Recently I came across an article published on whether Christians should vote their conscience. The piece, http://www.desiringgod.org/articles/you-cannot-vote-your-conscience suggested that Christians should not vote their conscience because it isn’t really a guide but a reporter of what God has put there. The writers’s main point was that we should vote how God would have us vote, and not our conscience.
I think I disagree. The Bible doesn’t give a specific definition of the conscience and in fact is rarely mentioned in the Bible. Most dictionary definitions are probably the most accurate reflection of the conscience with Merriam-Webster giving this as the definition of the conscience:
“the part of the mind that makes you aware of your actions as being either morally right or wrong”
I think most people would generally agree with this definition. The conscience is our mind’s way to help us match our behavior to what we have been taught and know to be right and true. The writer of the aforementioned piece is right that God does put some things into our inmost being, in a sense hard-wiring us to recognize certain things as being true. But we also have many other things we have been taught that activates our conscience that may or not be true. Years ago I counseled a young woman who struggled sitting in church when other ladies in the church wore red. She had been taught that wearing red was a sign of an immoral woman and it seemed wrong to her. Last I checked, there were no prohibitions in the new covenant about wearing any particular color.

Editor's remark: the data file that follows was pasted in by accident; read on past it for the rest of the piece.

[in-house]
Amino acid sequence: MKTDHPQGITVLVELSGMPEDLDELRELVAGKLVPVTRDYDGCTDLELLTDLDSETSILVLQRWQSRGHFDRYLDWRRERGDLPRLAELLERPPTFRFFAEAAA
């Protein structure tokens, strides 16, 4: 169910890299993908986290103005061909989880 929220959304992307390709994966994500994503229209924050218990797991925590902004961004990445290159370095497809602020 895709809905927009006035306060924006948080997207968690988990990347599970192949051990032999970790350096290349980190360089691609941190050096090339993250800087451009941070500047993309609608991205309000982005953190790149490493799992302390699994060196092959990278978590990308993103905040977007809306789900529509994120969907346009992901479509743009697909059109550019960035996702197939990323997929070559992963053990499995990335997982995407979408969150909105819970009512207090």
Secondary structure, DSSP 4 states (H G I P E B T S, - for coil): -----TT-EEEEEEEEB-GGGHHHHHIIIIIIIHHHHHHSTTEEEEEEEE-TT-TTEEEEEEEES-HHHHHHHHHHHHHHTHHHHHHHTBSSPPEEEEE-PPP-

Sometimes even things that are biblical can violate our conscience even if it no longer should so. In Acts 10 Peter is told to “kill and eat” animals that under the old covenant would have been considered unclean. His conscience informed him it was wrong even though Jesus had already made it clean under God’s new covenant.
Our conscience is activated by what we have learned, this means not only should a Christian vote by their conscience, they must, it’s the only way to faithfully execute the role God has provided for them. The rub is not whether we should use our conscience or not, but how to best use the conscience we have been given considering the dissonance created by the choices we have in which to vote. We must weigh the various choices we have and decide which best conforms to that which God has taught us. That is really all we can do. The problem comes when instead of deciding what is best from God’s perspective based on what we know is if we decide what is best from my perspective. We will never know exactly what God would want us to do partly because none of us truly has the mind of God. But if we decide not based on what we understand how God would have us vote, but on what we selfishly want then we have violated what God has taught us. As Paul writes regarding another issue dealing with the conscience, that is a problem. “Whatever does not proceed from faith is sin.”
Since our conscience is activated by what we know, we must respond to it. However it is very probable that we know about God and how he would have us act is insufficient. The issue isn’t our conscience but what our conscience is given to use. May we endeavor to be given a greater knowledge of God so that we can vote in a way that better reflects Him.